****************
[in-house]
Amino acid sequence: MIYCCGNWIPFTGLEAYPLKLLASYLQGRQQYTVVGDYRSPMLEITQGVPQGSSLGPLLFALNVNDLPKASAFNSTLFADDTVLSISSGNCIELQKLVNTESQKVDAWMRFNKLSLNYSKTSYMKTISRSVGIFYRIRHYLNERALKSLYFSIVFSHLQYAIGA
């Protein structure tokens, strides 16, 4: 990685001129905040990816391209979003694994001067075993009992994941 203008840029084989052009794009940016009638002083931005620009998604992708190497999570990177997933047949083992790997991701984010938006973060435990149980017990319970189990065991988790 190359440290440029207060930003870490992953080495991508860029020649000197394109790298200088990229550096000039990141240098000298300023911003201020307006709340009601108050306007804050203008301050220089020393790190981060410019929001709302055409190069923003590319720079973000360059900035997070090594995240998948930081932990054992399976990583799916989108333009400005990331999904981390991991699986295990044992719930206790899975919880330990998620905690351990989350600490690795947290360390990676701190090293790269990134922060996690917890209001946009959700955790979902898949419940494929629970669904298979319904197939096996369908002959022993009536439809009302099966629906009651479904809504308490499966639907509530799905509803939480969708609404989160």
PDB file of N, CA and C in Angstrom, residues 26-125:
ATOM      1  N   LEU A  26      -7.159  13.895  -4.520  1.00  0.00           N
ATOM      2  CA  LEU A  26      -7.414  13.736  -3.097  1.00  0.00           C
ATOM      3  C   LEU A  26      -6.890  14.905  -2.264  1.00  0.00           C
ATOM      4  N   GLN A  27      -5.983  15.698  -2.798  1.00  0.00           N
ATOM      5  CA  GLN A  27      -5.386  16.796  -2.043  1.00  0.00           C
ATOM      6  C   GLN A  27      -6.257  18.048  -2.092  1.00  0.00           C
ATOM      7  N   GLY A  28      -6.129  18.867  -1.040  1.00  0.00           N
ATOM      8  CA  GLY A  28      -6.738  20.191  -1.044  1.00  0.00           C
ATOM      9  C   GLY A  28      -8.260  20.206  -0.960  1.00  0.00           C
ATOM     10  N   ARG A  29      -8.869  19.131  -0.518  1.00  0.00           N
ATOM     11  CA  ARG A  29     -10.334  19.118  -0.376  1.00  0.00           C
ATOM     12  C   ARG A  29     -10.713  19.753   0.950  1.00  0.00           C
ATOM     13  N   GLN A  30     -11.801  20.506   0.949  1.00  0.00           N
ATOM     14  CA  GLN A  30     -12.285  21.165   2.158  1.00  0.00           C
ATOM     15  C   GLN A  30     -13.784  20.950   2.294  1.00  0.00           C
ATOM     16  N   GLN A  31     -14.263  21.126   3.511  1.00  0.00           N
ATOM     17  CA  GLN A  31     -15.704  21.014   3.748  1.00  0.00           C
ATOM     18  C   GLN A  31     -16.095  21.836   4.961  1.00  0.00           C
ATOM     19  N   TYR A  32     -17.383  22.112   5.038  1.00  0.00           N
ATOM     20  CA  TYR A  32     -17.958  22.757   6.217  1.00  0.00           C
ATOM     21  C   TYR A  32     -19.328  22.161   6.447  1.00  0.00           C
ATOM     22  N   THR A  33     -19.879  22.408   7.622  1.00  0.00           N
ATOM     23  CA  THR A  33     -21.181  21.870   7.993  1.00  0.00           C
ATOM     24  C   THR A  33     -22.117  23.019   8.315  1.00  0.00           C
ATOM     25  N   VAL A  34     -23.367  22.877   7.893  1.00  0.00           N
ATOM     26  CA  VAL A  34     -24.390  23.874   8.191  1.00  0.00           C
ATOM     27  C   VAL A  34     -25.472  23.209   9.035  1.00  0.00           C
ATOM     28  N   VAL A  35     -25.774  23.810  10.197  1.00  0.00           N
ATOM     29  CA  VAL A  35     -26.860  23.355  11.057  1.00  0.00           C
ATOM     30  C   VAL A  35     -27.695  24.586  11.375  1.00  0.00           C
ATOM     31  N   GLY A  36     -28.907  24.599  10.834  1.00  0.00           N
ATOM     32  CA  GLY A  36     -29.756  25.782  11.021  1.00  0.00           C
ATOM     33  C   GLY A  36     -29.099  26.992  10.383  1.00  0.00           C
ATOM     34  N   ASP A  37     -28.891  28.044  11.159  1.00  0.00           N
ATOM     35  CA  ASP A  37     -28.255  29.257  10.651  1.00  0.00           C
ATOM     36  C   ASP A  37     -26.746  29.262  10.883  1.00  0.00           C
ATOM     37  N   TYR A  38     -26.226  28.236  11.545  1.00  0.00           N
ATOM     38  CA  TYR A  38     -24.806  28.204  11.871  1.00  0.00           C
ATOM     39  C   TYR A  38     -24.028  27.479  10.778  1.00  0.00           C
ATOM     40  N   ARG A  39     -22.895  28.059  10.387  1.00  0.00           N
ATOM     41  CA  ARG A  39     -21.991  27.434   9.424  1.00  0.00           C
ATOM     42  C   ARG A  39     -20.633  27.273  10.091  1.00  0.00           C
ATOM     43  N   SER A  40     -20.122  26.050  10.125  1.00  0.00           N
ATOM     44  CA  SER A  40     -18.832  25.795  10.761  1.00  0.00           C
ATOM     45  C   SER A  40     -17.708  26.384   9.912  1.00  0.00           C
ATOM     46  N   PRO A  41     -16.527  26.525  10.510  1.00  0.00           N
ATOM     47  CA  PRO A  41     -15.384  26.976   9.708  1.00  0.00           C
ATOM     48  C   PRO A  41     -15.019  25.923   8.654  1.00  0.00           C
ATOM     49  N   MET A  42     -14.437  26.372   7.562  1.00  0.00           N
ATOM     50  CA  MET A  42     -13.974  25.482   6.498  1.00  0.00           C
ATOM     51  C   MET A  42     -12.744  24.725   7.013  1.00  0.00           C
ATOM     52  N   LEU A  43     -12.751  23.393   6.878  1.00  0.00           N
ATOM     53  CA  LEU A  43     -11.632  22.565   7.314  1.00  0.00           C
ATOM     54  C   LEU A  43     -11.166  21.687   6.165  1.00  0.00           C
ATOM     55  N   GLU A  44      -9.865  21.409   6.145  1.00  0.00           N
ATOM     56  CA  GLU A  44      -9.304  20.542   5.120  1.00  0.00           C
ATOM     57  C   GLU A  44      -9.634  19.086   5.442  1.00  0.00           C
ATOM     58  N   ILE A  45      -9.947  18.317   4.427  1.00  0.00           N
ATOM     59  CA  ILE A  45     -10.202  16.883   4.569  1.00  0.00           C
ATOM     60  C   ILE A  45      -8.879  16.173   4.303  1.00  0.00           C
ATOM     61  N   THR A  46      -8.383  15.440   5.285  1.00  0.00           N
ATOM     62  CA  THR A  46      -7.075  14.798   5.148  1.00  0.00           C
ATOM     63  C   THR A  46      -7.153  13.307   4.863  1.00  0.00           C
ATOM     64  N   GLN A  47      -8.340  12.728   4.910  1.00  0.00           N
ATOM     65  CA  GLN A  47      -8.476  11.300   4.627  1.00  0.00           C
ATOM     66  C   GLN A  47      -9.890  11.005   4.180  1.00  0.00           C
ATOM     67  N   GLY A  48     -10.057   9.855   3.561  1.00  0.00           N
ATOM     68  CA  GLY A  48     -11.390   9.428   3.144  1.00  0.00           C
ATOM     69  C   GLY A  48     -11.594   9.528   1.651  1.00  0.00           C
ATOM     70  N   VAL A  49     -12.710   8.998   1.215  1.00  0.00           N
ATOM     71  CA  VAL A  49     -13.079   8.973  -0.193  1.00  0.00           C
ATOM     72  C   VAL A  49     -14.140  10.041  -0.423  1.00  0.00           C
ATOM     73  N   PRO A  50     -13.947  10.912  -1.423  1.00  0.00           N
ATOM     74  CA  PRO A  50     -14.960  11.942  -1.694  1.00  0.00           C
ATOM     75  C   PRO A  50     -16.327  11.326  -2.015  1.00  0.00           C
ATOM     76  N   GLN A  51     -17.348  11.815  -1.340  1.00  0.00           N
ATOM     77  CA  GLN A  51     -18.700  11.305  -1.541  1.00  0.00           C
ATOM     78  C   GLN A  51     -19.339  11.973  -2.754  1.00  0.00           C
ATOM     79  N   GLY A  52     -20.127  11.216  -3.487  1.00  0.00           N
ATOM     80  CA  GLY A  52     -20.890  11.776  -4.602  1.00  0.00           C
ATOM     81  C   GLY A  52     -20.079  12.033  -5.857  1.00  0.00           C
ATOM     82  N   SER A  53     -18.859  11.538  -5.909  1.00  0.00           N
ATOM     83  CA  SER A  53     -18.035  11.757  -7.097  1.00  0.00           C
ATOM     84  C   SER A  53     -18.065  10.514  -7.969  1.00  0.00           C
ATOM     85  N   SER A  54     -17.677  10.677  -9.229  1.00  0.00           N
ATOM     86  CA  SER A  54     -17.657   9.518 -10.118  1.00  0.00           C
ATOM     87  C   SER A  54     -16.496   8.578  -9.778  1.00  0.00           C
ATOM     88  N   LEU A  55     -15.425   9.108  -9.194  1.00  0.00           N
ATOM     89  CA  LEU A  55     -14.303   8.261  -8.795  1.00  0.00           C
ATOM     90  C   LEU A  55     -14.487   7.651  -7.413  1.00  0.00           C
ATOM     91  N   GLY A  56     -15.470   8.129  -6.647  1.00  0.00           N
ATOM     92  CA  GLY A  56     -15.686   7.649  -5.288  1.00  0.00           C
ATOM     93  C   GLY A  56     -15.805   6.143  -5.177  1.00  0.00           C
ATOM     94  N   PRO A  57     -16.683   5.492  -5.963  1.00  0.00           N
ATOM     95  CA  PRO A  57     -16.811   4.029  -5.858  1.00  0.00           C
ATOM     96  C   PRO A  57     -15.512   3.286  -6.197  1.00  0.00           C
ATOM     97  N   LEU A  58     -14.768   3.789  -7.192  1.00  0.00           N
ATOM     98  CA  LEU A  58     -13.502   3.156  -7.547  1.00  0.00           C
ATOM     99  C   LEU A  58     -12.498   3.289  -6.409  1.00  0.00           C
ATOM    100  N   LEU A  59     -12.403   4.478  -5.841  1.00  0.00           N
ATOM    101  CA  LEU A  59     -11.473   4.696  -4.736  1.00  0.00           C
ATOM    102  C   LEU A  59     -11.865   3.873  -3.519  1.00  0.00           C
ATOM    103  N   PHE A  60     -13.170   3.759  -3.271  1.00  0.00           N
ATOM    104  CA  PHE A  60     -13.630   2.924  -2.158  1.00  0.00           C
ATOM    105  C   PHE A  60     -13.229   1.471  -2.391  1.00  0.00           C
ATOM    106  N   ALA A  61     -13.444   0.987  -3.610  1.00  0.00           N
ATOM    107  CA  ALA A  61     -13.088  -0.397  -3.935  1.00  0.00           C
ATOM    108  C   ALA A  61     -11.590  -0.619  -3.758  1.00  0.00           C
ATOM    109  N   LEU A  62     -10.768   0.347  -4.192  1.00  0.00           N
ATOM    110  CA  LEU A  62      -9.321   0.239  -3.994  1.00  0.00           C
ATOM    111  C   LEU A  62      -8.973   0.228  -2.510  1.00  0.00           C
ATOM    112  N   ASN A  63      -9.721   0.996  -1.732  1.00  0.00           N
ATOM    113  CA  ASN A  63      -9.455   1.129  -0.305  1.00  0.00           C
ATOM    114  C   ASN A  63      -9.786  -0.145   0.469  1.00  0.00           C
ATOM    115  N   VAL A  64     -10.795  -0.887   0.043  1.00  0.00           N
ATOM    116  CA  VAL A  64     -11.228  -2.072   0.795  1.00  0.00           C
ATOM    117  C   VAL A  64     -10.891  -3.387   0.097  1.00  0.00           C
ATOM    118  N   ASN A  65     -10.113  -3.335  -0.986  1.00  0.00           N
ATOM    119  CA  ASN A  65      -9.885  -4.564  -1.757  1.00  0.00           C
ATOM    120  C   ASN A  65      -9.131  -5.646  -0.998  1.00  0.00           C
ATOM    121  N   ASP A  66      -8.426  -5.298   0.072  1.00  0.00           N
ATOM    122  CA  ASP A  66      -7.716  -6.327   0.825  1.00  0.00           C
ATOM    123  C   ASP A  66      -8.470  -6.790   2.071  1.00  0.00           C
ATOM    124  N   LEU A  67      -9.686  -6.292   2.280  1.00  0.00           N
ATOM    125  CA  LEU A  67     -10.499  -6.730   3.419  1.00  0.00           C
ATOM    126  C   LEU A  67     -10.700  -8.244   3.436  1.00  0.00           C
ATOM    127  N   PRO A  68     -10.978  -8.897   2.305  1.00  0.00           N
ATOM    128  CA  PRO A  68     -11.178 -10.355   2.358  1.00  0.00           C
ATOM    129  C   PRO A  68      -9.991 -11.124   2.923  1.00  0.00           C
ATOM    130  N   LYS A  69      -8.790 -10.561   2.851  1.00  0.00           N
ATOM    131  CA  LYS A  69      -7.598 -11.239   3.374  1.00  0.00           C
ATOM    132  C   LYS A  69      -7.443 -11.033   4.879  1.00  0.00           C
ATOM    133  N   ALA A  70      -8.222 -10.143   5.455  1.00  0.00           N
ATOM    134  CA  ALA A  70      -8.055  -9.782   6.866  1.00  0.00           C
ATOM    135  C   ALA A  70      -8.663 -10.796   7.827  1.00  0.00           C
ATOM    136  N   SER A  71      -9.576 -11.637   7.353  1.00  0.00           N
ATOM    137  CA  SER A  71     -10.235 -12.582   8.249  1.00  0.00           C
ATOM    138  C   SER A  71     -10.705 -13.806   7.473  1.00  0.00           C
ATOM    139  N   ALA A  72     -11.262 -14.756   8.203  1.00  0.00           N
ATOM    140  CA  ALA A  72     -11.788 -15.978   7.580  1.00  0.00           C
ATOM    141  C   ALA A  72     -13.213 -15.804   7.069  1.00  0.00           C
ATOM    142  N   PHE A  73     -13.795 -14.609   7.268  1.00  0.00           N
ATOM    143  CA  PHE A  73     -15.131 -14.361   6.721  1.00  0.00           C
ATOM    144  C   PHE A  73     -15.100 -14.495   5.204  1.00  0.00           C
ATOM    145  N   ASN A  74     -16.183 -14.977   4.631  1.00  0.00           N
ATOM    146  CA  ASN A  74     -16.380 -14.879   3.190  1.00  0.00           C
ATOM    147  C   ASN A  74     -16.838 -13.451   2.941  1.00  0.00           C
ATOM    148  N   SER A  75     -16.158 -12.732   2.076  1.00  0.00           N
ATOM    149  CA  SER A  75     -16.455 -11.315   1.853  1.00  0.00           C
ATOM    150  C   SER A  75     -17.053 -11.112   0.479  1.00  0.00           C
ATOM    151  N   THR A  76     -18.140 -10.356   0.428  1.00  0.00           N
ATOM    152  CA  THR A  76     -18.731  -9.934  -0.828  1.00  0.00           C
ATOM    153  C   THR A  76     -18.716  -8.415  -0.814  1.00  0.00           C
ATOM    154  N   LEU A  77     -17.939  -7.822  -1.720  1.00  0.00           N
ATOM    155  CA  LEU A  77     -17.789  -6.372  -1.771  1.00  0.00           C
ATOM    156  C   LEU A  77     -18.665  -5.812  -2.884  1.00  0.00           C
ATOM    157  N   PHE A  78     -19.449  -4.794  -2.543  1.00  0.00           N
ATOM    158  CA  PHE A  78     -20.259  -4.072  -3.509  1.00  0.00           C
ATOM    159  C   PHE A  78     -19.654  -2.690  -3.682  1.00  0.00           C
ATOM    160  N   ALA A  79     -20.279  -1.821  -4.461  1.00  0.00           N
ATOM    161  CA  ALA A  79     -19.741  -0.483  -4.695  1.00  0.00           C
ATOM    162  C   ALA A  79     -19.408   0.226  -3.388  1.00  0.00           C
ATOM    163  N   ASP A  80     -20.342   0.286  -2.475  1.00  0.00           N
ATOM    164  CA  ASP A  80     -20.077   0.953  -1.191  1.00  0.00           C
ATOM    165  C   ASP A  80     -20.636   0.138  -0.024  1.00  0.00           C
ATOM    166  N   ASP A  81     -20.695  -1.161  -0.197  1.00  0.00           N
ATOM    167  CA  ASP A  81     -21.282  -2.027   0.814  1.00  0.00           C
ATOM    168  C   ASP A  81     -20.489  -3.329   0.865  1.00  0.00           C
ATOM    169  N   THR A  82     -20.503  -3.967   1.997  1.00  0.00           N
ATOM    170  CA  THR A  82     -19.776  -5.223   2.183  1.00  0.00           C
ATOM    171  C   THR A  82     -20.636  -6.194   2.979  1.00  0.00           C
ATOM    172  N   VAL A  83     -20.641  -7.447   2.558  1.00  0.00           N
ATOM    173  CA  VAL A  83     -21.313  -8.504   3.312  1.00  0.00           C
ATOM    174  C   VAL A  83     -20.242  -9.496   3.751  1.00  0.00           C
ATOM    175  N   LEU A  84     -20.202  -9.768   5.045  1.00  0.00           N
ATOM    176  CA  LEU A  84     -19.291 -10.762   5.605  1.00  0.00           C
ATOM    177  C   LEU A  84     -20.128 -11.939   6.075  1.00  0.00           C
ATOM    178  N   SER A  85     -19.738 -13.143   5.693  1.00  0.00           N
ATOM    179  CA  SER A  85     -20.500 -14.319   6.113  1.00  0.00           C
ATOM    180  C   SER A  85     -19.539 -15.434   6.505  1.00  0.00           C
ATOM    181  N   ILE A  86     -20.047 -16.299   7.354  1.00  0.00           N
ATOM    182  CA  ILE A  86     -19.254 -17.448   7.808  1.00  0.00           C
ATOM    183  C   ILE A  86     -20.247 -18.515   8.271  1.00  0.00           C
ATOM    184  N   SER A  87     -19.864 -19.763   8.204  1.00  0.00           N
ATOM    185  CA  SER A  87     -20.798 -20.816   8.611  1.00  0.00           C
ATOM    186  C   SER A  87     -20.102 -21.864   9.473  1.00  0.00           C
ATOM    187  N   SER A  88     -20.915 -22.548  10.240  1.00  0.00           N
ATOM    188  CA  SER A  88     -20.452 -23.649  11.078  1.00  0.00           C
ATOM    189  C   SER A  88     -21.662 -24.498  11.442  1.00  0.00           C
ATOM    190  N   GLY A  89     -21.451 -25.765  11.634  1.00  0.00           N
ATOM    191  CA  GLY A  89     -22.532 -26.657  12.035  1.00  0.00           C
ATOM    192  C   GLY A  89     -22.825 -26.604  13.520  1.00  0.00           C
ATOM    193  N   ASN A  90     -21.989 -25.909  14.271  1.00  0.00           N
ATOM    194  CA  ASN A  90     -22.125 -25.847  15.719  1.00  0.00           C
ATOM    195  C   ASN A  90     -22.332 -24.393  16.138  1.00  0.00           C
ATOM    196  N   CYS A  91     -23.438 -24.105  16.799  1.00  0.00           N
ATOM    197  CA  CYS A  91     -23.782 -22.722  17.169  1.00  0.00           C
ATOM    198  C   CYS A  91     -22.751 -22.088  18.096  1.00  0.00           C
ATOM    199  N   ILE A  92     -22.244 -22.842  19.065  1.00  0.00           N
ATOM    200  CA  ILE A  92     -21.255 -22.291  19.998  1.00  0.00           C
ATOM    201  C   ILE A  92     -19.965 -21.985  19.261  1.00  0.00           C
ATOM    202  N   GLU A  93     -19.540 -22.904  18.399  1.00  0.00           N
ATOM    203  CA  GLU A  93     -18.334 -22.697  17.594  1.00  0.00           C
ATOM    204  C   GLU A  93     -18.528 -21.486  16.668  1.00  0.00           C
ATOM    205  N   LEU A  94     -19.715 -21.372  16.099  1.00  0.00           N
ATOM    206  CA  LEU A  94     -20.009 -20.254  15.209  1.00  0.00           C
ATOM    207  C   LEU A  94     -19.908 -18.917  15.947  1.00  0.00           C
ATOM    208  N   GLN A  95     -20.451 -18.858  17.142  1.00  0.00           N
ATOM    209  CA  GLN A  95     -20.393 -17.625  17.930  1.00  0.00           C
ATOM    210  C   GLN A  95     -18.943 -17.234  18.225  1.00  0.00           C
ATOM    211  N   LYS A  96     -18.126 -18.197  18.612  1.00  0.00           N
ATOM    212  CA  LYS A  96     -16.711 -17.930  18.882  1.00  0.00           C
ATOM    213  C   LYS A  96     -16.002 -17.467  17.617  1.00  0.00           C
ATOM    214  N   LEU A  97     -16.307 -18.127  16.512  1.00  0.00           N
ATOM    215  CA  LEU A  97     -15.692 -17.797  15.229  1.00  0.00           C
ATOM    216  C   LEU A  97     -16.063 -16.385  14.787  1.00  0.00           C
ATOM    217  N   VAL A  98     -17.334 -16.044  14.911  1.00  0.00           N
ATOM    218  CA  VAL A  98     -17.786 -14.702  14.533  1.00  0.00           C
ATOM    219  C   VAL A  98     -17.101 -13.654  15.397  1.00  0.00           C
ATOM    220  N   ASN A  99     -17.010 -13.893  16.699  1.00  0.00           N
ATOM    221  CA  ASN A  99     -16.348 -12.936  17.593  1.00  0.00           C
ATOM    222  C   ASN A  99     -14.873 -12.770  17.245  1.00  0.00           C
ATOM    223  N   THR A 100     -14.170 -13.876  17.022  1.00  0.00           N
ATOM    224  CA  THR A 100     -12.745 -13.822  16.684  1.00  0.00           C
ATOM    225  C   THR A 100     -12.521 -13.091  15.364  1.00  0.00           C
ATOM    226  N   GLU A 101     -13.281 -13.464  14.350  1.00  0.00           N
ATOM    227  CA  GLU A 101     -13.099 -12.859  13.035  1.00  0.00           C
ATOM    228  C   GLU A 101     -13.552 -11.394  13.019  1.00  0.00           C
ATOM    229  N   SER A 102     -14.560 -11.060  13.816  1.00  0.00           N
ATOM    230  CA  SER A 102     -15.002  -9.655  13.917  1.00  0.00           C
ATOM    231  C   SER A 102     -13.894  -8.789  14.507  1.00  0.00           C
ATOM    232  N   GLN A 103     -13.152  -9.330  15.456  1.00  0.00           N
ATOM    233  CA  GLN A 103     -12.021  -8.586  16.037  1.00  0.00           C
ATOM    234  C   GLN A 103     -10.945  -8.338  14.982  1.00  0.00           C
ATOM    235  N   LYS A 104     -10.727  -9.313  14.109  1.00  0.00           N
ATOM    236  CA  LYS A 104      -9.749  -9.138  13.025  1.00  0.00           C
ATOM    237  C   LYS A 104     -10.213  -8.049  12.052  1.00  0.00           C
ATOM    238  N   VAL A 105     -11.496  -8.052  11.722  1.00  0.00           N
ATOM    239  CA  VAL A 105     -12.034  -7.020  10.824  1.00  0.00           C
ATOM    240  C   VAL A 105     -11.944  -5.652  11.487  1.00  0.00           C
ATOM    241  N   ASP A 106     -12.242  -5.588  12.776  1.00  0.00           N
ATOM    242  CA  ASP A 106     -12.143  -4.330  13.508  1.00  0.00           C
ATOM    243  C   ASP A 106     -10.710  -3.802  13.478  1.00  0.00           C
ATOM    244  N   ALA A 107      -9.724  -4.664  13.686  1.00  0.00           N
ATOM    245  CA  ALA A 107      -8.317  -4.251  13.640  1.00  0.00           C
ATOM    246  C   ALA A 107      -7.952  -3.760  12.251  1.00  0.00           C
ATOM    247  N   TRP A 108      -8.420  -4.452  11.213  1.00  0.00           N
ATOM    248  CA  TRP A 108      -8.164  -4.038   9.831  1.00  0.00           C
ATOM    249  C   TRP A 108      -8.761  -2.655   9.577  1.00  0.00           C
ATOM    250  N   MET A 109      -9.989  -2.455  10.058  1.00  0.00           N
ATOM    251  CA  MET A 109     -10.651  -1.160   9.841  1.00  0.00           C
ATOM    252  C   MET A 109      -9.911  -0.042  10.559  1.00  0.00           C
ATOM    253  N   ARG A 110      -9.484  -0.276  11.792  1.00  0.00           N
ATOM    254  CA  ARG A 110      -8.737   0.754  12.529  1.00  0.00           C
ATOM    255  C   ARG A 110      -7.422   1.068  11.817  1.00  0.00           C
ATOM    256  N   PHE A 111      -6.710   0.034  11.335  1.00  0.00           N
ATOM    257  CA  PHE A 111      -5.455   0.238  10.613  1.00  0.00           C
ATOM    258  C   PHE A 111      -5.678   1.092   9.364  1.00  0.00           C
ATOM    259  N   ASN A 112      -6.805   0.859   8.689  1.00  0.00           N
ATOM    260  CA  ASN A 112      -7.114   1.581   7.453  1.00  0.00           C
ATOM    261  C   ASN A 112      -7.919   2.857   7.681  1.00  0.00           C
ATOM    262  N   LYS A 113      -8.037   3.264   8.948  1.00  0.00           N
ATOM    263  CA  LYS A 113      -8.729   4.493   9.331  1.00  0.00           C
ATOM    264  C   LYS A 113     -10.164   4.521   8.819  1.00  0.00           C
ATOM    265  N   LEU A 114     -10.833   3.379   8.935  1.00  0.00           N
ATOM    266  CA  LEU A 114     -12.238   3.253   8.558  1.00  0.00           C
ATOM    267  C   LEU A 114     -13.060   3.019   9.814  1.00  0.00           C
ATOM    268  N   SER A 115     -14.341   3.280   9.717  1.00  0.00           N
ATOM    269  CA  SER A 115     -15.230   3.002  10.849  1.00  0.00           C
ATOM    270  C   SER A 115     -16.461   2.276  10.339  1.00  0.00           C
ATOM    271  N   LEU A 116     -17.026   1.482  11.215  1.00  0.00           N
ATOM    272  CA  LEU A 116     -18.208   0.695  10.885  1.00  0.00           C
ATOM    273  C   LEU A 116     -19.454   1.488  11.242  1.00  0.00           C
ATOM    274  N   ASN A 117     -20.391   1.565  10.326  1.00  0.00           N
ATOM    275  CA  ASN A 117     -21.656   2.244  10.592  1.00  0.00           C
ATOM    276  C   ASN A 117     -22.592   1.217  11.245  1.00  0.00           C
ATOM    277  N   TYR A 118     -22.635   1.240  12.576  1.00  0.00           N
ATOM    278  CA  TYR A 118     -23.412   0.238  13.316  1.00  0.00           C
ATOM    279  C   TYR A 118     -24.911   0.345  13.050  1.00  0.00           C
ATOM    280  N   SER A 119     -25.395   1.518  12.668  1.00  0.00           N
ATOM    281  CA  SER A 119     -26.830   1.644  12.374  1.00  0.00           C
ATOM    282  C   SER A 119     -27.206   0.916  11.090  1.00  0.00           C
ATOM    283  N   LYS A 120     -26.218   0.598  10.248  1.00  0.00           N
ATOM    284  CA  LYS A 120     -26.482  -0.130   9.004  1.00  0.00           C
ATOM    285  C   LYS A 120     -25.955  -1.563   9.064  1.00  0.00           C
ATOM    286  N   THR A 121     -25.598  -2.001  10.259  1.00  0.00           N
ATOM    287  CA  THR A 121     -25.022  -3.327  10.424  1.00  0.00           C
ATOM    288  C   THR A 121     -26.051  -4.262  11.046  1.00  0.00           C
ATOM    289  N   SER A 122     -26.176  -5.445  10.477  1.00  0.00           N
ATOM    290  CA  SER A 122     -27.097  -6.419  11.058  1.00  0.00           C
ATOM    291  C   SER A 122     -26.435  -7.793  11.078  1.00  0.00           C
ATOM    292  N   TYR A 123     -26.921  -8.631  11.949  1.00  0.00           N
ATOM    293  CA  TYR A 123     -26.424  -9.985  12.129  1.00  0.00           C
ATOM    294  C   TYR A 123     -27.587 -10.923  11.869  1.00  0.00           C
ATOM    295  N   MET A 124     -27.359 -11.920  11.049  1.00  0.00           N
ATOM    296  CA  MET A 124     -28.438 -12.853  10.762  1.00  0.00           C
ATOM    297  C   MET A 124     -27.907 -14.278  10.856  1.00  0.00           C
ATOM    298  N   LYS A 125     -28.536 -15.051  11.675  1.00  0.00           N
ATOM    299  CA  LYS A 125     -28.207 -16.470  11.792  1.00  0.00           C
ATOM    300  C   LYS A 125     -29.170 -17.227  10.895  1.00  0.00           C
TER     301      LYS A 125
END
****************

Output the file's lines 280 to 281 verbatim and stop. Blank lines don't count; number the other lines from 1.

ATOM    276  C   ASN A 117     -22.592   1.217  11.245  1.00  0.00           C
ATOM    277  N   TYR A 118     -22.635   1.240  12.576  1.00  0.00           N